Improvements are being made to Norfolk’s precious chalk streams



Community engagement has been key as steps are taken to bring Norfolk's chalk rivers back to good health.

Chalk streams are considered to be a quintessential part of the English landscape; mineral-rich, crystal clear and home to an incredibly special array of fauna and flora. But over the centuries, the rivers have made way for agriculture and have been straightened and dredged, drained and embanked.

A new report by WWF-UK has revealed that more than three quarters of England's unique chalk streams are failing to meet the required 'good ecological status'.

The Environment Agency said Norfolk's chalk rivers have fared no worse or better than others across the country. Conservationists said measures were being taken to reverse the processes and they have seen encouraging results.

The River Wensum, which is designated by Natural England and the European Union as a Special Area for Conservation (SAC), is benefiting from a £7.4m restoration strategy.

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Meanwhile, nine of the county's rivers – Mun, Glaven, Stiffkey, Burn, Heacham, Ingol, Hun, Babingley and Gaywood – are being enhanced by the Norfolk Rivers Trust's Nine Chalk Rivers Project.

The project, which has been running for two and a half years, has made improvements at each of the rivers, something achieved by engaging members of the public, re-meandering rivers which were straightened and taking out weirs.

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Jonah Tosney, the Nine Chalk Rivers project officer, which is led by the Norfolk Rivers Trust, said: 'Chalk rivers are really special and there are not many of them globally.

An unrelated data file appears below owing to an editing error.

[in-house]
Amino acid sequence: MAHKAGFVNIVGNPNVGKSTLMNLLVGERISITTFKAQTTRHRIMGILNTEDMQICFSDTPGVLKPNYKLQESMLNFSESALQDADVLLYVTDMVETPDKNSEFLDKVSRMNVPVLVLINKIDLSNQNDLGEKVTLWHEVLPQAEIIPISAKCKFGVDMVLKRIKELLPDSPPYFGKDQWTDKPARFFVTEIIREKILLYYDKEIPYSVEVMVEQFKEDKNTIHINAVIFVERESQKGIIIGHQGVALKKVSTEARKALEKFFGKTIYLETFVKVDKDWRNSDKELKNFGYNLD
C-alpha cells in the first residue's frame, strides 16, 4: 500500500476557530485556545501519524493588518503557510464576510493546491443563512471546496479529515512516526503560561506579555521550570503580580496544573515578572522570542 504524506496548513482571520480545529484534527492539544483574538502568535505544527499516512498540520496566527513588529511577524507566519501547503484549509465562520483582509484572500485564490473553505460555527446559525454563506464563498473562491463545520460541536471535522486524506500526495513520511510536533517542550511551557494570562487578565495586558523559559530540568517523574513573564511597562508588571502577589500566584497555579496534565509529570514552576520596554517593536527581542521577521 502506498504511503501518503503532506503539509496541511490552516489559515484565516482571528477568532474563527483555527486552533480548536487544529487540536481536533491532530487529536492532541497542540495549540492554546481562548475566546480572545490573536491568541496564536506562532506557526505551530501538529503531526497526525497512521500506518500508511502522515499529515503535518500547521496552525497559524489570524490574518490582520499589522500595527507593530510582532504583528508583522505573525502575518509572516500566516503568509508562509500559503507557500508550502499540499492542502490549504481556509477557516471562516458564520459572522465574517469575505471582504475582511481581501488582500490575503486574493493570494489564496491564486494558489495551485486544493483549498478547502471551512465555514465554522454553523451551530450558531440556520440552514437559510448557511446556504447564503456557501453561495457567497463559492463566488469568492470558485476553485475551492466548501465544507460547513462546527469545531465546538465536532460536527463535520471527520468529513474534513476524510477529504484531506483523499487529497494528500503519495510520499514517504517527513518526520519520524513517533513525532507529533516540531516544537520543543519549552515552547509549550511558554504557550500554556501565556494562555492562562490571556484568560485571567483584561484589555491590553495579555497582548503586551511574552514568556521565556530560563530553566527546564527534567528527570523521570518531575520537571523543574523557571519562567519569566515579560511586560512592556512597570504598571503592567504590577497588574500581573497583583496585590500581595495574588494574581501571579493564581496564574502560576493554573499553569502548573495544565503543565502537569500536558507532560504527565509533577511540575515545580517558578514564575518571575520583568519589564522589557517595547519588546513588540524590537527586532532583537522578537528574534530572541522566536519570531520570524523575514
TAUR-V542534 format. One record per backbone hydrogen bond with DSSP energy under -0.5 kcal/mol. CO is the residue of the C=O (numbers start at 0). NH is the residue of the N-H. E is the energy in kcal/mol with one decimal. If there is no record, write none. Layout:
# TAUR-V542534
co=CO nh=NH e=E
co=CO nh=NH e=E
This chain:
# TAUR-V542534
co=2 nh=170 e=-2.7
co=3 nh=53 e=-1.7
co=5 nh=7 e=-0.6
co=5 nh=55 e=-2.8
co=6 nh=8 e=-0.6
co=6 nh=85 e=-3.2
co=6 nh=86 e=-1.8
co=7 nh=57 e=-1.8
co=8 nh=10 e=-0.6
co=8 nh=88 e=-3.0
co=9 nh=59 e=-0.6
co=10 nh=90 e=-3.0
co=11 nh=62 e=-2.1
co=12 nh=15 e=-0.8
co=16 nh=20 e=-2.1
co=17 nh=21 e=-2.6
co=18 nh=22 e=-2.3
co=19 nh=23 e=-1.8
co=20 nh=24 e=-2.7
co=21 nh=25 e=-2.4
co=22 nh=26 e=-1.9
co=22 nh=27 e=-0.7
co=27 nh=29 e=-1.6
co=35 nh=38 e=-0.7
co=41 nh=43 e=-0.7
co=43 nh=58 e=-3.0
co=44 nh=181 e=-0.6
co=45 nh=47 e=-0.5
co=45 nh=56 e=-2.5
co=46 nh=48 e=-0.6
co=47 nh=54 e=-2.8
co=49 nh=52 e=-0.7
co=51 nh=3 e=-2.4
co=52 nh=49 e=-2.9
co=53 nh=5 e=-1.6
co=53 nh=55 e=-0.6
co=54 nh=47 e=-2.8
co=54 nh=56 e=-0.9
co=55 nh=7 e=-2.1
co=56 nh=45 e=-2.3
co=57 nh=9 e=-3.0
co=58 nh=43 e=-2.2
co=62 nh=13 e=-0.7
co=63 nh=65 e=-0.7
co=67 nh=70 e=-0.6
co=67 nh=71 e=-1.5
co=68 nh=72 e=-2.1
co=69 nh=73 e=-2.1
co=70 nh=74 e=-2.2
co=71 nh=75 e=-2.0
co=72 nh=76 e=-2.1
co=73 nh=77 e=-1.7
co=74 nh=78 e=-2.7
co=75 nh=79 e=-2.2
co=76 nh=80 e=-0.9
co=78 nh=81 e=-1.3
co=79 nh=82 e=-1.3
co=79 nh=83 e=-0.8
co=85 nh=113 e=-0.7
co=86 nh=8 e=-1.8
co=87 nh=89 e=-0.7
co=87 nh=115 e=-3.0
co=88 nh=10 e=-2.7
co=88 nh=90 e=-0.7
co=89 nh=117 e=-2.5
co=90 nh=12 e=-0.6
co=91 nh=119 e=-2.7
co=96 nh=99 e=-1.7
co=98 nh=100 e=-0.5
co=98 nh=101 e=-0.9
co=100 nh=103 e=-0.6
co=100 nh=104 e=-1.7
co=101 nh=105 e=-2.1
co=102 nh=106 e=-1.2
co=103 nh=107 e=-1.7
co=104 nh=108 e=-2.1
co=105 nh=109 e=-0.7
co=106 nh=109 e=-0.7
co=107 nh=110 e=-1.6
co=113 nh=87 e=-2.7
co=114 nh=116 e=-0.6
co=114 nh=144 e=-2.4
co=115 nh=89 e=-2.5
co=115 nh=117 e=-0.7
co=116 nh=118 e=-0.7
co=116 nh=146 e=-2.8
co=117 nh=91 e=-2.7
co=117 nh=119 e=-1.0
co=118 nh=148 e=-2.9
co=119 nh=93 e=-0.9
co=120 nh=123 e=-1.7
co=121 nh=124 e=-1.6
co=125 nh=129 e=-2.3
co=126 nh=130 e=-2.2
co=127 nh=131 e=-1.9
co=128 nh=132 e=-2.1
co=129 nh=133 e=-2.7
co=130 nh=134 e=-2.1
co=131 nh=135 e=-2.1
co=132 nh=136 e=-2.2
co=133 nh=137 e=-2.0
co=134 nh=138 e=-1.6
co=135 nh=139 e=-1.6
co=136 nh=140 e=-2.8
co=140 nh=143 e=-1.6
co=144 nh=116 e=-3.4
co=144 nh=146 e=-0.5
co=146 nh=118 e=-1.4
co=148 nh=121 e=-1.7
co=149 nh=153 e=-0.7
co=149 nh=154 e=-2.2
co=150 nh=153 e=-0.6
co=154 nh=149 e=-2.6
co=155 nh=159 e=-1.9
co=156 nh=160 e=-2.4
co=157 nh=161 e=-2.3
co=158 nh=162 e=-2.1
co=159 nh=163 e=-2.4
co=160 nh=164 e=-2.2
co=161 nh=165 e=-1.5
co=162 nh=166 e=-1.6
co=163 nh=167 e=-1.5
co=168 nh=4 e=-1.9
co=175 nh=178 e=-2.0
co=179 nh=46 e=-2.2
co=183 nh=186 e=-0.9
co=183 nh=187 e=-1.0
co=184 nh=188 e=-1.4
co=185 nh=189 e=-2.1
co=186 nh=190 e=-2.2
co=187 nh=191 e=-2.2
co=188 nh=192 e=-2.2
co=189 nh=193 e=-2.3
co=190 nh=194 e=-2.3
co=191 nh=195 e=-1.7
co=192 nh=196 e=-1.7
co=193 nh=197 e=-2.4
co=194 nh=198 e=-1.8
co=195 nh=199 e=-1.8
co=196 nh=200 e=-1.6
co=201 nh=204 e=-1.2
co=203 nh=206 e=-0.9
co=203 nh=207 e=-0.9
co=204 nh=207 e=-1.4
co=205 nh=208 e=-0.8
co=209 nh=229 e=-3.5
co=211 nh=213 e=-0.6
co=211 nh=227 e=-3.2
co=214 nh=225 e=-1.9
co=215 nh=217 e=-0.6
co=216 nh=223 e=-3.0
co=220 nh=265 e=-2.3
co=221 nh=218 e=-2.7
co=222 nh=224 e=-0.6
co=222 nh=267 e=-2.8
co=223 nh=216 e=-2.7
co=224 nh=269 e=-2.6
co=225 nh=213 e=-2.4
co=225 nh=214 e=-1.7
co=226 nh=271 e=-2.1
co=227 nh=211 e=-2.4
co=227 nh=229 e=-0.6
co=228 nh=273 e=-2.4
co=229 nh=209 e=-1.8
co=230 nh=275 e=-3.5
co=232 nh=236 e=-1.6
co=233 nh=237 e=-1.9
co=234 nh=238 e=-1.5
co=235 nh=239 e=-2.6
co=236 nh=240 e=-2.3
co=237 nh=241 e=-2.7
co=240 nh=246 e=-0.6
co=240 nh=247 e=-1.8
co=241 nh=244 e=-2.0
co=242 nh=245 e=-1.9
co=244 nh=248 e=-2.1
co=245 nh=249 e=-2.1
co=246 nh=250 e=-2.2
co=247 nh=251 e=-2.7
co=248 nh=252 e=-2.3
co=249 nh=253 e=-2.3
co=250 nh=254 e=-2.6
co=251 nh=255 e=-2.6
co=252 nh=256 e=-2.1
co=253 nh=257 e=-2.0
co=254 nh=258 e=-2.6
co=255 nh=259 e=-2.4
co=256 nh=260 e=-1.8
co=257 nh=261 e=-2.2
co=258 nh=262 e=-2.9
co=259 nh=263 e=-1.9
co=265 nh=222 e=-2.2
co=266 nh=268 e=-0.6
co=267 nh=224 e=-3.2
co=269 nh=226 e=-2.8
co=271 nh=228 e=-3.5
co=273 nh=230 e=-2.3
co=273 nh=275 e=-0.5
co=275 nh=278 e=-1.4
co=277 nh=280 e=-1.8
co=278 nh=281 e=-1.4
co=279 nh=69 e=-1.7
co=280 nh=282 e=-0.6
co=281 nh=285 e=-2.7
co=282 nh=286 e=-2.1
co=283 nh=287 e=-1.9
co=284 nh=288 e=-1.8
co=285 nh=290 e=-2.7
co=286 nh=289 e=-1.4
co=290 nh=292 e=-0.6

'They are generally very clean, very mineral rich and provide a rich habitat for wildlife. Norfolk's chalk rivers suffer the same problems as across the south of England due to invasive species, abstraction and habitat degradation. We have done a huge amount and have achieved something for each of the rivers.'

Recent initiatives have seen families help clean the River Mun and a community day at the River Nar in Castle Acre.


Chalk streams are noted for their rich insect life. Banded-demoiselle damselflies can be seen dancing over the water in mid summer. These jewelled predators feed on many of the less glamorous inhabitants of the river which also emerge from the water in summer, including the many species of fly and midge.

Insects helps sustain the communities of fish that inhabit the river. Most of these species, the trout, eels, lamprey and sticklebacks, probably colonised the rivers from the sea following the ice age, and have since been joined by other fish, including the bullhead and stone-loach.

The rivers are also home to a variety of birds and mammals. The water vole, which has approached extinction in much of the rest of England, still thrives in Norfolk. The aquatic plant-life and marshy river edges also provide excellent feeding areas for moorhen, teal and the secretive woodcock and snipe, all reliant on the continuous flow of clean water in and around the river.

• Are you helping to protect Norfolk's wildlife? Email

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